For kids, the smell of candles and the taste of a sweet fluffy sponge can be the cherry on top of a good birthday. But all over the UK, many families find it difficult to provide birthday cakes for their children, whether it’s due to lack of funds, health issues, or temporary living conditions.
Free Cakes For Kids is changing that with one simple idea: volunteers bake cakes for families who otherwise wouldn’t have them on their special day. Families are referred to the charity by partner organisations, such as food banks and refuges.
Lucy Ashcroft’s son Oscar, who is about to turn three, was the lucky recipient of a birthday cake last year. At the time, the pair were living in a Safer Places refuge and Lucy decided to throw a pirate-themed party for all the children living there.
“When we went into refuge we left with nothing,” Lucy tells HuffPost UK. “We didn’t have any stuff, or any money, anything like that.
“We couldn’t afford a cake, that wouldn’t have been possible. So the cake just kind of set it off really. All the kids absolutely loved it, and my little boy loved it...he was so excited.”
Founded in 2008 by Henriette Lundgren, the not-for-profit initiative started off as solely Oxford-based. But as word spread, she was overwhelmed by the number of inquiries and requests for support. The Oxford group expanded, and now there are 60 groups switching on their ovens to support kids on their birthdays nationwide.
Emily Cross, a police constable who coordinates a group in Essex, first decided to get involved when she found herself with spare time on maternity leave. Emily remembers she had no idea what the uptake would be: “And then one day a cake request landed in my email for a family in refuge. Then another one followed quickly afterwards.”
Fast forward a few years and the local group has made over 200 cakes. The impact is clear – Emily gives an example of a family she delivered a cake to recently: “The Mum hugged me and said ‘God Bless’ a million times, which does remind me that it is quite special.”
Jenny Byng, a 51-year-old service assessor, made the cake for Oscar and his friends. She found out about the local Free Cakes For Kids through a friend who bakes regularly for the initiative. “It’s kind of an assumption in the UK, particularly where I live, that most children will have some kind of celebration for their birthday. And then you stop and think,” she says.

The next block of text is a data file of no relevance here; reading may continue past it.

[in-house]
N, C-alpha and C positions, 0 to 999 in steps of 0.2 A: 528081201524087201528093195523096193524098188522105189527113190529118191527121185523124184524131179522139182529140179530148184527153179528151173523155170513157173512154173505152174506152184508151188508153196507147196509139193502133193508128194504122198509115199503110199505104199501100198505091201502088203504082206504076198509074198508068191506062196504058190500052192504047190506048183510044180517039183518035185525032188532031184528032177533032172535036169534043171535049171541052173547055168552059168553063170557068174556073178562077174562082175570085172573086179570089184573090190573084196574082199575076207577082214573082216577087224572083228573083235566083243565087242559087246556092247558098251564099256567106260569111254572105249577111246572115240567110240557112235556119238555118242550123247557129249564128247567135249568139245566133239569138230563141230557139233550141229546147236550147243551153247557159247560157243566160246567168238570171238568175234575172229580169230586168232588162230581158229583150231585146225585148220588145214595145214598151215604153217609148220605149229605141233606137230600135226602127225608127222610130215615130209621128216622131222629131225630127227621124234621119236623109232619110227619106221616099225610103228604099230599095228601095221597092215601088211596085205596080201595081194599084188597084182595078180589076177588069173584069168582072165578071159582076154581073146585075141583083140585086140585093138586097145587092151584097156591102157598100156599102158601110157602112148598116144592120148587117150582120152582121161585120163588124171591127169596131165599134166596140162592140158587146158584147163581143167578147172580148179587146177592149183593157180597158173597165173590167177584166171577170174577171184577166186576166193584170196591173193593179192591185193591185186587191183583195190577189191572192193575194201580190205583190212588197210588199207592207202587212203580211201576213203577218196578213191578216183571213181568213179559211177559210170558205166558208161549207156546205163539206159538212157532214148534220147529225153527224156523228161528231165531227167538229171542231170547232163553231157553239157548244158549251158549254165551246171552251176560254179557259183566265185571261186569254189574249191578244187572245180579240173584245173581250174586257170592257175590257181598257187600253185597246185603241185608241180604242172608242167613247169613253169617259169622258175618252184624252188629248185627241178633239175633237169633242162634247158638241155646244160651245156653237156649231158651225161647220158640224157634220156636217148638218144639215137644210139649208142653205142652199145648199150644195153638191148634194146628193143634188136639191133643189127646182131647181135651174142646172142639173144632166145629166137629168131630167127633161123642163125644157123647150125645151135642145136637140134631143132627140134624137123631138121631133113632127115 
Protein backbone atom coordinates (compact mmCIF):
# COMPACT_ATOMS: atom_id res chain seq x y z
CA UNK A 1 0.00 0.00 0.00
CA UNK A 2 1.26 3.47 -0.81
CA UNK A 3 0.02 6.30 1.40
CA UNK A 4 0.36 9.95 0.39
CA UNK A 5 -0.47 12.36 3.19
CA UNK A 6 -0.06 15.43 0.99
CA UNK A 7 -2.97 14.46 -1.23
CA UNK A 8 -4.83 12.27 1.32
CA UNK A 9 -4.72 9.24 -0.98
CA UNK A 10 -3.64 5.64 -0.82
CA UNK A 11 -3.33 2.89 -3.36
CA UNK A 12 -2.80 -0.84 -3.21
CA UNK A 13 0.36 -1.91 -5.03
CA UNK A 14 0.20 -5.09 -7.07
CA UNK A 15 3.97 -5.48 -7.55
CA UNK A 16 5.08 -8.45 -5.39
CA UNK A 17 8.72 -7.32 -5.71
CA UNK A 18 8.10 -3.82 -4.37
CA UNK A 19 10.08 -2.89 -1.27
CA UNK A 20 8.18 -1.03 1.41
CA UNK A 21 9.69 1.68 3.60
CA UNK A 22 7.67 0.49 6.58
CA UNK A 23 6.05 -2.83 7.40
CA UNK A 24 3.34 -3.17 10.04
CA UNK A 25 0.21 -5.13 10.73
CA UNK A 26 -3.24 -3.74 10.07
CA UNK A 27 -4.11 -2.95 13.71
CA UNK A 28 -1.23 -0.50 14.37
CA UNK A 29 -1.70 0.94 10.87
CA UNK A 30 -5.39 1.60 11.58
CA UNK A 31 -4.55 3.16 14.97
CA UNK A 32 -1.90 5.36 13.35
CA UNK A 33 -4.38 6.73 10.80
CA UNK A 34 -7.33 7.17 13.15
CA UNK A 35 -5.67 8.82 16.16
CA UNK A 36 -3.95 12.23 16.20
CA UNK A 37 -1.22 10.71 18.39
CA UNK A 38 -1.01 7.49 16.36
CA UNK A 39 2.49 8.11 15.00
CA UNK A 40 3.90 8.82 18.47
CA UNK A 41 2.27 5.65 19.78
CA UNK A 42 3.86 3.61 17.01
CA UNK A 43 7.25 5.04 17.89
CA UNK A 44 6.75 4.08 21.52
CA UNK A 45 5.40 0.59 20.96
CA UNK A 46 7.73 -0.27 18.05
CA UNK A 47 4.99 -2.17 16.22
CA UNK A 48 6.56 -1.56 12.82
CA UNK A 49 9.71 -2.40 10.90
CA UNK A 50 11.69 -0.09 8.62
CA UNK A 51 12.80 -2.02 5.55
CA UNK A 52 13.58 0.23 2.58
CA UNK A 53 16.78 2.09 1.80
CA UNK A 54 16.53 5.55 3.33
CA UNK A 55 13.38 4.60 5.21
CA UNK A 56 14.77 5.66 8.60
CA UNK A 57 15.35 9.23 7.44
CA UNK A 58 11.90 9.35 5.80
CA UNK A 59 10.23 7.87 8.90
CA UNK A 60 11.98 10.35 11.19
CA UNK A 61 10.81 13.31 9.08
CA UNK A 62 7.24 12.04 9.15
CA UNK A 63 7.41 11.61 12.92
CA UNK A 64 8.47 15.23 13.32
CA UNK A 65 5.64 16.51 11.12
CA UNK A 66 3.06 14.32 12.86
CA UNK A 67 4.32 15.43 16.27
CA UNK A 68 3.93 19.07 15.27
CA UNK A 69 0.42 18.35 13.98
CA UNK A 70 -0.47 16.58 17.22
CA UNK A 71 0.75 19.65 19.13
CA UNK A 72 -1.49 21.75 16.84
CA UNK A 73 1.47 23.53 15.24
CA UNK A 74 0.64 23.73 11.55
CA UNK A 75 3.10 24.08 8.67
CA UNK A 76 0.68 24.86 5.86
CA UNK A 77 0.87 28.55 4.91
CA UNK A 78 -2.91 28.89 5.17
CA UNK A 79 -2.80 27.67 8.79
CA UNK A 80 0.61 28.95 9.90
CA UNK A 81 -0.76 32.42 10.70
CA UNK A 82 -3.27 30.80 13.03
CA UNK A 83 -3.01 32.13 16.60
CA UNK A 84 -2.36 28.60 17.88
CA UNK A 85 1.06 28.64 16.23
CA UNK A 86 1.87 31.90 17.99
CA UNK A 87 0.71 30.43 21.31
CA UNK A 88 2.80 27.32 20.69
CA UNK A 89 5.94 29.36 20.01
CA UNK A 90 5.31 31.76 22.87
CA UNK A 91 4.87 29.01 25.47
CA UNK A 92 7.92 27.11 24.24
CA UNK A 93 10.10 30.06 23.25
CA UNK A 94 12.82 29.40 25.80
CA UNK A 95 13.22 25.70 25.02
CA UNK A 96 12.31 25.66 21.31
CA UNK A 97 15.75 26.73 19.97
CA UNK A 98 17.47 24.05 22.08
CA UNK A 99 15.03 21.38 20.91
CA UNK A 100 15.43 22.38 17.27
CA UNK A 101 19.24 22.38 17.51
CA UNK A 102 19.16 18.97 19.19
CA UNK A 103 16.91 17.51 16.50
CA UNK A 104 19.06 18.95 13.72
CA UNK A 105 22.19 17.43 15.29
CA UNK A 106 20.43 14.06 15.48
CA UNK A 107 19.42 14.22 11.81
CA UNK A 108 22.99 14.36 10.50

Jenny considers herself an amateur baker, but she hasn’t let this limit her creativity or ambition in cake-making. “The first one I did was a Peppa Pig cake, and since then I’ve done Swashbucklers, a little makeup case for a slightly older child, Minecraft, two or three Frozens – that’s definitely popular,” she jokes.
After receiving their personalised cake, families will often invite their friends and neighbours for a birthday party and share the cake with them. Jenny has become more skilled in baking as time has gone on and loves to give each cake a personalised element to make it feel extra special. For Oscar’s bespoke pirate cake, she hollowed out the centre and filled it with hidden treasure.
“As you took the hat off inside were sweeties for them,” she explains. “I really like that element of surprise.”
Lucy was so touched to have received the pirate cake that she wrote a thank you letter to Emily and Jenny. “That thank you stuck with me,” Jenny reflects. “I think what I like about [Free Cakes For Kids] is I feel like I’m just giving a little bit of myself to somebody.”
For Lucy, and for Oscar, the initiative was the difference between what might have been a difficult day, and one they would remember fondly: “It was like having a normal birthday in an abnormal situation.”
Free Cakes For Kids has a complete guide available for those who would like to be involved with the initiative. For more information have a look at the charity’s “Cookbook”.
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